Aid workers are among the most vulnerable employees of any organisation we look after. There are multiple risks to be aware of, particularly when on the front lines of a humanitarian relief mission, and many factors that increase aid workers’ risk profile.
One factor is gender, with predominantly female aid workers experiencing sexual harassment, and even sexual assault, while doing their job.
While the impacts of sexual violence are severe around the world, the impacts can be worse in fragile post-disaster or post-conflict states where medical facilities are often sub-par, criminal justice systems weak and psychosocial support and counselling unavailable.
Managing these risks can be difficult, but the approach should generally consist of prevention, response and recovery.
Prevention is all about preparing employees ahead of deployment. Ensuring aid workers know who the threat actors are in a given environment, understanding the risks and knowing how to mitigate them. Employing a buddy system, restricting movement to daylight hours, and offering advice around secure accommodation and transport are a good place to start. Incident reporting mechanisms should also be robust so that harassment is logged and dealt with before potentially leading to assault.
It is also about ensuring your organisational culture is accurately reflected in the field, by ensuring all staff – old, new, permanent and temporary – have an understanding of the organisation’s policy on sexual harassment, what constitutes it and what the consequences are, and can champion and follow the ethics of the organisation on the ground.
There are a number of important considerations to take into account if prevention measures have failed. Emergency response plans should account for all possible risks and ensure that the resources required to respond to an incident have been sourced. In line with this, immediate medical care should be offered, potentially to include Post Exposure Prophylaxis and screening, should a sexual assault have occurred. Counselling may also be required at the time, or at a later date. Organisations must again consider this prior to deploying staff, as not all medical centres will be able to offer this service, particularly in remote environments.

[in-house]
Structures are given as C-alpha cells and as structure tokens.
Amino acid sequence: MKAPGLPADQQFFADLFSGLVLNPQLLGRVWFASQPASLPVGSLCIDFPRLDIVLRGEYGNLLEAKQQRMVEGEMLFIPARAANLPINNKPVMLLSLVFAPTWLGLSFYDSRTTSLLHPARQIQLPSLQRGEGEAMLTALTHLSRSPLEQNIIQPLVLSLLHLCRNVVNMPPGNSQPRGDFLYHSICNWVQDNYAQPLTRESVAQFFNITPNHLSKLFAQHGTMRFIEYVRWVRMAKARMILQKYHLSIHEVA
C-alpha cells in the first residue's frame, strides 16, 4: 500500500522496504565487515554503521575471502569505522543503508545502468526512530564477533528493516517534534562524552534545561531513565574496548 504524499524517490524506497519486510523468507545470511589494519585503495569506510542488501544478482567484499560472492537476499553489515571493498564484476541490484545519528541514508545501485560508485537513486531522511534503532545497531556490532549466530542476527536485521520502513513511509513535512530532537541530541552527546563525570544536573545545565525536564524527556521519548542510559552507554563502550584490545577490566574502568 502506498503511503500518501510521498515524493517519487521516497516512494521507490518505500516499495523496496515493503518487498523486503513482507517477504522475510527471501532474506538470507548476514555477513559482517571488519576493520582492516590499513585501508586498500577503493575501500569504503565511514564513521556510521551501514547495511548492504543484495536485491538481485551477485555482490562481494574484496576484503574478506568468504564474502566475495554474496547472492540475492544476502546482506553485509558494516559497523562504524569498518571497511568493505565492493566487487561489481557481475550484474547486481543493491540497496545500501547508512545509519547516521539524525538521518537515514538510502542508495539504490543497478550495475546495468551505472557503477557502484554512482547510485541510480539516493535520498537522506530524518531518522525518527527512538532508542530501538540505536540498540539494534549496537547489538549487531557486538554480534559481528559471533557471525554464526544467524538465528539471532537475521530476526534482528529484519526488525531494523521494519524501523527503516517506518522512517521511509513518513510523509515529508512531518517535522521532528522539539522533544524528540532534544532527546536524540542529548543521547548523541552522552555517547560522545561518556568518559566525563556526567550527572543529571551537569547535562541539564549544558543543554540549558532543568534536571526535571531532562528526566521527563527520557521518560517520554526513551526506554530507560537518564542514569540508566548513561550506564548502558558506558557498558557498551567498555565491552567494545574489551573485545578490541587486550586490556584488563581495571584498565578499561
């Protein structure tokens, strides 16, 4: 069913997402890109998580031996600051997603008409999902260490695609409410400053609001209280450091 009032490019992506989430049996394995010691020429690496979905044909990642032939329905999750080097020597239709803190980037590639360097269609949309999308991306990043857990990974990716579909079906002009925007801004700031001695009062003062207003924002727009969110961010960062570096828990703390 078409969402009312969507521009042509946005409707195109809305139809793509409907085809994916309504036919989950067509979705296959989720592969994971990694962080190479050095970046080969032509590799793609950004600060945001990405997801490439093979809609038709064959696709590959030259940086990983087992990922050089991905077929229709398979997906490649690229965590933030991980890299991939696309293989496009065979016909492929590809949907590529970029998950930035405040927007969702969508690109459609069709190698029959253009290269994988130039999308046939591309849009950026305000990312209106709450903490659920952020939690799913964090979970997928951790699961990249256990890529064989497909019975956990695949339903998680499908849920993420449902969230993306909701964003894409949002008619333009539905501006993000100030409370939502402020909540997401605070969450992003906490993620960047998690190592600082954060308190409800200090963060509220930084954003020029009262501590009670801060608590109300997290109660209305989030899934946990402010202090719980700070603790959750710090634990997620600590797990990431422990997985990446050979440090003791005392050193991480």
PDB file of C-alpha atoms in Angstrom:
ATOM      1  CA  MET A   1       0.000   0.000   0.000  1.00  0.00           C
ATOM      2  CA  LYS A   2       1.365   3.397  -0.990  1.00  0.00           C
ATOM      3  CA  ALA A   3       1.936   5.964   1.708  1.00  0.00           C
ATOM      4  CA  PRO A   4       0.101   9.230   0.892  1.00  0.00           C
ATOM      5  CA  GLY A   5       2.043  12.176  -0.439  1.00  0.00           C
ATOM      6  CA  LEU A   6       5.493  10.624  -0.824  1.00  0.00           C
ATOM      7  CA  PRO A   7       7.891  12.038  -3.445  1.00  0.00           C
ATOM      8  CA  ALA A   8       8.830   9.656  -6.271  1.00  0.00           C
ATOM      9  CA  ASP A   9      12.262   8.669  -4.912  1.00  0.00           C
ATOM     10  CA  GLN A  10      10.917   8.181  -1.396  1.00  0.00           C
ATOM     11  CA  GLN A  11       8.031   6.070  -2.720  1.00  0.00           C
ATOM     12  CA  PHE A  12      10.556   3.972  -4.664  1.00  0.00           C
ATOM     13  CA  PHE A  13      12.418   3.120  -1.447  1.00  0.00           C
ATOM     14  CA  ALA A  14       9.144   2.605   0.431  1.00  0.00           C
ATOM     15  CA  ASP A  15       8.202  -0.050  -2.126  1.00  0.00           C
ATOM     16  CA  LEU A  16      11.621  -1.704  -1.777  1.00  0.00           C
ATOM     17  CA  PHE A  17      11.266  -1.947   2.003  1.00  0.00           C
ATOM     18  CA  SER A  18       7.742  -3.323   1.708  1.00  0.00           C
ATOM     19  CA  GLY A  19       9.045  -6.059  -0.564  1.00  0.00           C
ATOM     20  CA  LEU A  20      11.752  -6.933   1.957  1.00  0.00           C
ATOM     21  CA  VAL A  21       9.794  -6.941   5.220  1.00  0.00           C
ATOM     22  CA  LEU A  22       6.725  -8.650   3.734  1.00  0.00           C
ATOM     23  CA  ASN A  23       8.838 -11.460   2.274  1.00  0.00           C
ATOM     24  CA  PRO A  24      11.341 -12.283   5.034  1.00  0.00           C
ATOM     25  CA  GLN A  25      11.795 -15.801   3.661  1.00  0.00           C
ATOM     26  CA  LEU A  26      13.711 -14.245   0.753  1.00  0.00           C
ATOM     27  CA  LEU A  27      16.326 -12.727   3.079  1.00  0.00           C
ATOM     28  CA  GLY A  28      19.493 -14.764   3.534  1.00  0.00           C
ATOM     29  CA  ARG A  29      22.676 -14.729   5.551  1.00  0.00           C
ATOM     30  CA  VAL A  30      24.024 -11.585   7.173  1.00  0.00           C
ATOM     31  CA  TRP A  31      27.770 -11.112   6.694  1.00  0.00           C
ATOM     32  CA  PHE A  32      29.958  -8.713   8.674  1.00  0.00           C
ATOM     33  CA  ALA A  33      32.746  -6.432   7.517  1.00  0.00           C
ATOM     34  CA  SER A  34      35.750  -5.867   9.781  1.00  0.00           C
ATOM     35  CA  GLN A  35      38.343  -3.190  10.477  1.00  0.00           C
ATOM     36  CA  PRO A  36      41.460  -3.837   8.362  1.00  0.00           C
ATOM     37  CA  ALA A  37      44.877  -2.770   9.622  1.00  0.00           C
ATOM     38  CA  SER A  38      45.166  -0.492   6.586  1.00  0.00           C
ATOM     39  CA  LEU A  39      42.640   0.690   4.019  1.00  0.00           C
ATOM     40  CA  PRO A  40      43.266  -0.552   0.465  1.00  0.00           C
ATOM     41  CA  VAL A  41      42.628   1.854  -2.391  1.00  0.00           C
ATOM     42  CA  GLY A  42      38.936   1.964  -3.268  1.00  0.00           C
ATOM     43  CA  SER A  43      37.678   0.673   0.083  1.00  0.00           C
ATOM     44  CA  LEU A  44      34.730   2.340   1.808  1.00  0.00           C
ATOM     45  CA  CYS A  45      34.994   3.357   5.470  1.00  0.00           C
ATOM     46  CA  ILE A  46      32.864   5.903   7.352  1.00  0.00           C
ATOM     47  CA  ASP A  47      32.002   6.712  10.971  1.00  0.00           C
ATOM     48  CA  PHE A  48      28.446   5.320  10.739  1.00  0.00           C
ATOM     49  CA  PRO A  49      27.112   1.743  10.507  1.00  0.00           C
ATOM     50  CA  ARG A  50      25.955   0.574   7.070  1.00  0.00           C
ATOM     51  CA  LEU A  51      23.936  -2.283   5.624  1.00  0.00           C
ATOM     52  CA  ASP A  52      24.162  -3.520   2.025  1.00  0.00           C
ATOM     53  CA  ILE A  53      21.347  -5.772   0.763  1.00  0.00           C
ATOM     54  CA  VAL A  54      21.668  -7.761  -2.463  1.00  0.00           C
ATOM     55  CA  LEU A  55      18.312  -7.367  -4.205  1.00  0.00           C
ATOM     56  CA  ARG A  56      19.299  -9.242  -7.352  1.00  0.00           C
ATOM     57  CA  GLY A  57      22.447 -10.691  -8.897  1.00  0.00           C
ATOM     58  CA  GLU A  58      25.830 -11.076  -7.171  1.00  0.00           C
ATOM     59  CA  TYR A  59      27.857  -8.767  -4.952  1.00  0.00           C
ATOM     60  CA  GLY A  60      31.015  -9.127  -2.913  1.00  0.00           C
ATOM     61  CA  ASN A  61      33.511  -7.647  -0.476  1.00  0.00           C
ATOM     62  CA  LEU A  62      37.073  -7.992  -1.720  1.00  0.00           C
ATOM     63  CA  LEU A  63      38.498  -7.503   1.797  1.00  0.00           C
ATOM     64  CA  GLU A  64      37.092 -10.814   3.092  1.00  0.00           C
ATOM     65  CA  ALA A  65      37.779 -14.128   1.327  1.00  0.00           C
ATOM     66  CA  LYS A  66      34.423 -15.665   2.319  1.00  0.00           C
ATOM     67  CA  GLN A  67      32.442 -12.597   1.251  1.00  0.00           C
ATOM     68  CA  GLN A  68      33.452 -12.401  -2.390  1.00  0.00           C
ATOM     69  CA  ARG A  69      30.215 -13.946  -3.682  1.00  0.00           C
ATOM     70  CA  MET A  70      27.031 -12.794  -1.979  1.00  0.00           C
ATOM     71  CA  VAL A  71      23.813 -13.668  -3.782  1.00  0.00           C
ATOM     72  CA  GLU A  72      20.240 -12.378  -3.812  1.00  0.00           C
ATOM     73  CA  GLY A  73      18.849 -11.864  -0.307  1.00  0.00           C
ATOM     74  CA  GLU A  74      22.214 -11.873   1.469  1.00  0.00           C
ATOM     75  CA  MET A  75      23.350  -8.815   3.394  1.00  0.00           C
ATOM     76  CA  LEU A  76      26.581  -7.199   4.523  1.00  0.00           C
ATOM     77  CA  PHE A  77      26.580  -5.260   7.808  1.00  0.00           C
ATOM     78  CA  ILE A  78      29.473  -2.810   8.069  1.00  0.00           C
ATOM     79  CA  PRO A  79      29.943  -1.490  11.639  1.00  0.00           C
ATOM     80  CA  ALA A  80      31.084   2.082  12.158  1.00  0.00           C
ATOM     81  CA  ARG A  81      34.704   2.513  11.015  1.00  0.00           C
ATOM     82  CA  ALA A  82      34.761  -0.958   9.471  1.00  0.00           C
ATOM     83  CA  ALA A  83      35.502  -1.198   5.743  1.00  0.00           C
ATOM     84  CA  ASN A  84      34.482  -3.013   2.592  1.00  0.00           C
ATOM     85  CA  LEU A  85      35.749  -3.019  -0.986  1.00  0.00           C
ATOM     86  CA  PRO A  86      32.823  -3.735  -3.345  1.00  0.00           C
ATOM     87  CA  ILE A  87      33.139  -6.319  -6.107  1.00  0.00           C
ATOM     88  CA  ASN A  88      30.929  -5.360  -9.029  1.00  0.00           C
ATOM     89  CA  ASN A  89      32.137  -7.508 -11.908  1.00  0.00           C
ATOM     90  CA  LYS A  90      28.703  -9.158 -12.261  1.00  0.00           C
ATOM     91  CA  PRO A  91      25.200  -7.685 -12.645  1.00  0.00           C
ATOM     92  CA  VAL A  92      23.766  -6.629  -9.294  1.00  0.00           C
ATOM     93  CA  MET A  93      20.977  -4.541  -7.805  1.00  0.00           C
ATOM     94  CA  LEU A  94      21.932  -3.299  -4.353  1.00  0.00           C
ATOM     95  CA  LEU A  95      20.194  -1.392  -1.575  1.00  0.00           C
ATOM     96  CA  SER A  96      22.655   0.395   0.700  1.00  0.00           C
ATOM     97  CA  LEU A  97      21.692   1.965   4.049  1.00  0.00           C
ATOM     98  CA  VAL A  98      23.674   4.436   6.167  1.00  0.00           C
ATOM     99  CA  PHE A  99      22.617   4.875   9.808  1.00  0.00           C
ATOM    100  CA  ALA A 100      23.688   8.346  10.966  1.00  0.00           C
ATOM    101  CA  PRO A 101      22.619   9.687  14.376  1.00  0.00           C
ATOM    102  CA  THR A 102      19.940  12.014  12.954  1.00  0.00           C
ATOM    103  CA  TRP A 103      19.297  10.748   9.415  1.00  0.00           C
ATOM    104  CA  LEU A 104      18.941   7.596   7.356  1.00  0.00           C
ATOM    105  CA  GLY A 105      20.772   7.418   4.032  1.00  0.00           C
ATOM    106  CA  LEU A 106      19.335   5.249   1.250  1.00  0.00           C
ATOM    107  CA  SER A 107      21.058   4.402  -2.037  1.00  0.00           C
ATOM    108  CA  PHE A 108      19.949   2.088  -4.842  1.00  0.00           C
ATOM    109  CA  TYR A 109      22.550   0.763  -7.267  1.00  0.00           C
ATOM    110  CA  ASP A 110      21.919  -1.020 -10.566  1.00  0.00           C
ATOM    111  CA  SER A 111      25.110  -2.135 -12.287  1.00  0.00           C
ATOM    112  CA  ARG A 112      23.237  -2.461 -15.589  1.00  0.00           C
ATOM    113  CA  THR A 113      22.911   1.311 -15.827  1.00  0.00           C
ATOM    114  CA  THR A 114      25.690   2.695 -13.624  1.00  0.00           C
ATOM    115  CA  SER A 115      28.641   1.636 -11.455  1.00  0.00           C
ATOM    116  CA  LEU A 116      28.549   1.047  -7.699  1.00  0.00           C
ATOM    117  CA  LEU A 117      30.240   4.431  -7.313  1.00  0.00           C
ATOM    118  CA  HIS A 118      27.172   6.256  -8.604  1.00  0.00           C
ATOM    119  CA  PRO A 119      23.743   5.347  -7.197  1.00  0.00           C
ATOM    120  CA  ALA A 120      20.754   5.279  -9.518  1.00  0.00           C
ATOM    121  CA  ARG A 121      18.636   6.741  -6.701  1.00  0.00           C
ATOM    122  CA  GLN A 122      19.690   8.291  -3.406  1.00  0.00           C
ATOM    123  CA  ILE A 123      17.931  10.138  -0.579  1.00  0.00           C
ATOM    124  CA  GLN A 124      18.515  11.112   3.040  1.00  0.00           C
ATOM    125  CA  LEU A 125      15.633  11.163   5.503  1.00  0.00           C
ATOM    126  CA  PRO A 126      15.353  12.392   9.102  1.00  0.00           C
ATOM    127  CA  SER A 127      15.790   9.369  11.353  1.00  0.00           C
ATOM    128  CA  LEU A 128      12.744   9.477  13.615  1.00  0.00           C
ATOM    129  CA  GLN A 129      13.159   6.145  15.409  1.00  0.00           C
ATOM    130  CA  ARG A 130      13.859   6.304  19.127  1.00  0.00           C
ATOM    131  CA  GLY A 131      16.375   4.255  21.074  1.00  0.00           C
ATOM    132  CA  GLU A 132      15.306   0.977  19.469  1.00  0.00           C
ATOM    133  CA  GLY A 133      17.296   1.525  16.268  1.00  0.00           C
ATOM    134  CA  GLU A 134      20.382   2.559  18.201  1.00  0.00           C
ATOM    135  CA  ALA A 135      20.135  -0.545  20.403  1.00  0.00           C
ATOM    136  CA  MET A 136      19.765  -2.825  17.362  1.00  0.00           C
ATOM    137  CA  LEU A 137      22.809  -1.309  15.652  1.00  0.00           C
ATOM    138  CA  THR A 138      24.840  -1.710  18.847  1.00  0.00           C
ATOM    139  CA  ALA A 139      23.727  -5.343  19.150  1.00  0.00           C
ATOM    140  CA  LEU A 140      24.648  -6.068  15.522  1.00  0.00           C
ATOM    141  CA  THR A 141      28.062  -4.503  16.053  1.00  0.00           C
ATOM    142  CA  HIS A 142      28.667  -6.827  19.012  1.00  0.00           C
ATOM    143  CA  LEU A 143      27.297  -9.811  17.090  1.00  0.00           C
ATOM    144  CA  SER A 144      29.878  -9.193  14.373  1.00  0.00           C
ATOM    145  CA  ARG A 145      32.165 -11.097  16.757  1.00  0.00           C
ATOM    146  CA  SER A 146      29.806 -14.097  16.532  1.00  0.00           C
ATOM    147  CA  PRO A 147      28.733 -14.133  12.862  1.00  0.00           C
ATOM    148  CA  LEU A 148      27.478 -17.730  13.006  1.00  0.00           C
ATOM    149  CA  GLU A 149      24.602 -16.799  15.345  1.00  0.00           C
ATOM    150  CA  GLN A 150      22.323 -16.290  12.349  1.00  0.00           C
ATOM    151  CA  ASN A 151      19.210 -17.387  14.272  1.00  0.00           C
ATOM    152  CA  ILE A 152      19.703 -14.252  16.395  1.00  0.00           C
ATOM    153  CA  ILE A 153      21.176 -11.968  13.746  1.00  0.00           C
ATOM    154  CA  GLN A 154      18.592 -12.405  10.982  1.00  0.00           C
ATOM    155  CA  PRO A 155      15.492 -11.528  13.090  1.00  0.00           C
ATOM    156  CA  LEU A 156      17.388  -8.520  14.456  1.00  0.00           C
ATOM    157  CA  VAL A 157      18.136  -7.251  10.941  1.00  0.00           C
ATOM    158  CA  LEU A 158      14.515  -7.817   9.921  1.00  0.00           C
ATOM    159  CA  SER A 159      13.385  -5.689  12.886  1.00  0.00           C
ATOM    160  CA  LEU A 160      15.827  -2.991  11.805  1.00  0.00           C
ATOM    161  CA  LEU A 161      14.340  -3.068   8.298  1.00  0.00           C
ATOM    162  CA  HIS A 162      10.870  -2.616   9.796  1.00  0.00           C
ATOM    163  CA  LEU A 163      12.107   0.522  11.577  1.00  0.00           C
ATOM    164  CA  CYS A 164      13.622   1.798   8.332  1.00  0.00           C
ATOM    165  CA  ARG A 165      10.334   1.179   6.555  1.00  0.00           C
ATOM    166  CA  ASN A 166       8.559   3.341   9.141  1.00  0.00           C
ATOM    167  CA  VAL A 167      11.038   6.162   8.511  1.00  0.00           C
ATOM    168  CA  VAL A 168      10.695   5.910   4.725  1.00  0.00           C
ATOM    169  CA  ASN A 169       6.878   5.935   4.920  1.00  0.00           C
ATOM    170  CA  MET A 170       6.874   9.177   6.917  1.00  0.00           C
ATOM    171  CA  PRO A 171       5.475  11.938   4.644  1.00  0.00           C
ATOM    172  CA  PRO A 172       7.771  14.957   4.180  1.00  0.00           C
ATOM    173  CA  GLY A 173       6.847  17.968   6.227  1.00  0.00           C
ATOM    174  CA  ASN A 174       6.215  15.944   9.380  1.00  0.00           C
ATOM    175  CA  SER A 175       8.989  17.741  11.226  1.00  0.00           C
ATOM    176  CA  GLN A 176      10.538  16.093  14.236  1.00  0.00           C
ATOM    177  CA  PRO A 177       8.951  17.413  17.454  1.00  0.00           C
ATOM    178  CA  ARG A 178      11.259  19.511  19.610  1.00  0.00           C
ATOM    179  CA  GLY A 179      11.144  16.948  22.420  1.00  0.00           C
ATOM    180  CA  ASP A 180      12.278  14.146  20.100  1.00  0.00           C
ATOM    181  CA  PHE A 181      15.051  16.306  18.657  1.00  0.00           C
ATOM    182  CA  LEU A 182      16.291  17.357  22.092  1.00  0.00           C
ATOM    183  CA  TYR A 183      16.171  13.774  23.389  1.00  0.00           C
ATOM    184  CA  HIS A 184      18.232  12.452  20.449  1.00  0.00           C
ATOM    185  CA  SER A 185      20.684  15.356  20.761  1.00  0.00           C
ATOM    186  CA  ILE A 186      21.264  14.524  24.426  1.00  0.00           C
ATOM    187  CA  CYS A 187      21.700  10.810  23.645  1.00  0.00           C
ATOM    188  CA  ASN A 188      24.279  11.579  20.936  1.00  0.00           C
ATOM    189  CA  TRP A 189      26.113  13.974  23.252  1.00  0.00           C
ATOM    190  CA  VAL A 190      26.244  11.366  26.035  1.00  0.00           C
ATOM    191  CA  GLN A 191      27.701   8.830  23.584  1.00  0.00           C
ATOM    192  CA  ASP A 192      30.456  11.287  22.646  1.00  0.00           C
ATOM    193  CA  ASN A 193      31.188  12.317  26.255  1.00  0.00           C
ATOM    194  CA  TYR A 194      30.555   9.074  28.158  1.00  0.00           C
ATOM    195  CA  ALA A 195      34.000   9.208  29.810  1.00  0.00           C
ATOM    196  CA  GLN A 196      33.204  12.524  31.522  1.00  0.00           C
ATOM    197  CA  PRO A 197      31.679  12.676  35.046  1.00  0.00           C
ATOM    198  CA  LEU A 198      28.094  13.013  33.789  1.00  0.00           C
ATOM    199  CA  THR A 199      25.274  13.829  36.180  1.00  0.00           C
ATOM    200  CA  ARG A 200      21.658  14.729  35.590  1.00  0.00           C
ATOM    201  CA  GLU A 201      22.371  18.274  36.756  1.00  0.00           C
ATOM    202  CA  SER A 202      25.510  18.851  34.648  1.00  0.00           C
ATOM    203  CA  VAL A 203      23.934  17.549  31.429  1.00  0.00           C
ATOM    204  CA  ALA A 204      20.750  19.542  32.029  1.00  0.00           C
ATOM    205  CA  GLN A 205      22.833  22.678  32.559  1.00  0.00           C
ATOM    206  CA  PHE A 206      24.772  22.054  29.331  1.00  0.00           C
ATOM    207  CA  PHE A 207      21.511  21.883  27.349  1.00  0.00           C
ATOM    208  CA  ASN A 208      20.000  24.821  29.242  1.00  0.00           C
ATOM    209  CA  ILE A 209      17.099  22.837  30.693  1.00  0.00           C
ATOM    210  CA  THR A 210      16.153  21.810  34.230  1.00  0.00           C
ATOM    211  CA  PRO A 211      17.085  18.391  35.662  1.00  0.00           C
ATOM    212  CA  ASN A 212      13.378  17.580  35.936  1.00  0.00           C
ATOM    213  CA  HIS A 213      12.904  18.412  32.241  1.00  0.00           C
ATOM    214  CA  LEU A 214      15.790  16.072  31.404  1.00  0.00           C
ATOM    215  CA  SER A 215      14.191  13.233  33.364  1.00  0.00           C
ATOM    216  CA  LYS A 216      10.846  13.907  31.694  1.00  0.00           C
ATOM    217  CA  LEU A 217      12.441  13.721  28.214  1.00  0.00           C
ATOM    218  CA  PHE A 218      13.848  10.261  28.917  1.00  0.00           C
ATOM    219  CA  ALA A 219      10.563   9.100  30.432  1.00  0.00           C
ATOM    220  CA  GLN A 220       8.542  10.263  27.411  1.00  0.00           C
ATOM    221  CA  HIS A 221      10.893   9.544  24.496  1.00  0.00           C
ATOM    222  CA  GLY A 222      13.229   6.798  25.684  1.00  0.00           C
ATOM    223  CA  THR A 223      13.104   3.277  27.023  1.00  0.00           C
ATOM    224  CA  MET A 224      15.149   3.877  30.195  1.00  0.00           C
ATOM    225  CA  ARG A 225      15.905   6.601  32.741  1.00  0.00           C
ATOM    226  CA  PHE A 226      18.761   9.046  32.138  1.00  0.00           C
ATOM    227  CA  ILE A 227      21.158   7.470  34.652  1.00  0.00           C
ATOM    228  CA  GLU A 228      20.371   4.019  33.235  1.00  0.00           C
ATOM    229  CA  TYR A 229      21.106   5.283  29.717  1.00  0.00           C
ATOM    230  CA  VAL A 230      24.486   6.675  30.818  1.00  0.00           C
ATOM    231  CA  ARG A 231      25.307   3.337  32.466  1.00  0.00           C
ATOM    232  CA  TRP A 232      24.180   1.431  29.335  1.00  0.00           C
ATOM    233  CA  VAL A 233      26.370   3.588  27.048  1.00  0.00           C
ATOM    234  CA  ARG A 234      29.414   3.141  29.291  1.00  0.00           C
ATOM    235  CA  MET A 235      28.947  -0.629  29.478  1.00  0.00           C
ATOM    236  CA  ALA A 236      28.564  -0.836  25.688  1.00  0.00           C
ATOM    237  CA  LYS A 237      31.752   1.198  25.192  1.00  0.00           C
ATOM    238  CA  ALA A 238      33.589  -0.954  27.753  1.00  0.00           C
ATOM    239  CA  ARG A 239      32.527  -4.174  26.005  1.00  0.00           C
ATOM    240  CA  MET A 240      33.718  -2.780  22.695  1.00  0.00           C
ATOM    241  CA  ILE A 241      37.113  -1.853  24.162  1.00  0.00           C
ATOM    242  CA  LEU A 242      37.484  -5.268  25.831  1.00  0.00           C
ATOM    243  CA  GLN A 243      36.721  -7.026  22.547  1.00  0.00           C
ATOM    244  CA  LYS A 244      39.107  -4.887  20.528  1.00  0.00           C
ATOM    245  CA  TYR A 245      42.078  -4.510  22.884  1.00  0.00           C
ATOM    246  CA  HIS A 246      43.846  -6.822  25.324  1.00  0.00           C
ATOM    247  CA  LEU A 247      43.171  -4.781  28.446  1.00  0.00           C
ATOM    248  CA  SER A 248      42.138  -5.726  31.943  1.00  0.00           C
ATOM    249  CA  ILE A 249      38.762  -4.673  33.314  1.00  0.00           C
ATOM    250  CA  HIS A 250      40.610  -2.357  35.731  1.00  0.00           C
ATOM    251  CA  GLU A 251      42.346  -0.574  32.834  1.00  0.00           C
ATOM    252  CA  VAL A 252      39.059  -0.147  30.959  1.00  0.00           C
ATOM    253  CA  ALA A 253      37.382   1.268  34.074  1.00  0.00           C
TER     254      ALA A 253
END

Organisations should also have the ability to launch an investigation into incidents, with the aim of pursuing prosecution, or at least with the aim of reviewing where safeguarding policies have failed and improving them for future staff.
Organisations have a duty of care to not just respond to the sexual assault of their field workers, but also to aid the field worker’s long-term recovery in whatever form that may take. In some cases, the individual may seek immediate counselling, while others may not seek support for many years, if at all. Organisations must ensure that there are adequate resources available to ensure that employees can access care, even if it is a long time after an incident occurs.
Organisations should also consider the impact an assault can have on other employees in the field. Support should be offered to all of those who are affected, and ensure communication channels are open so that field workers can voice their concerns.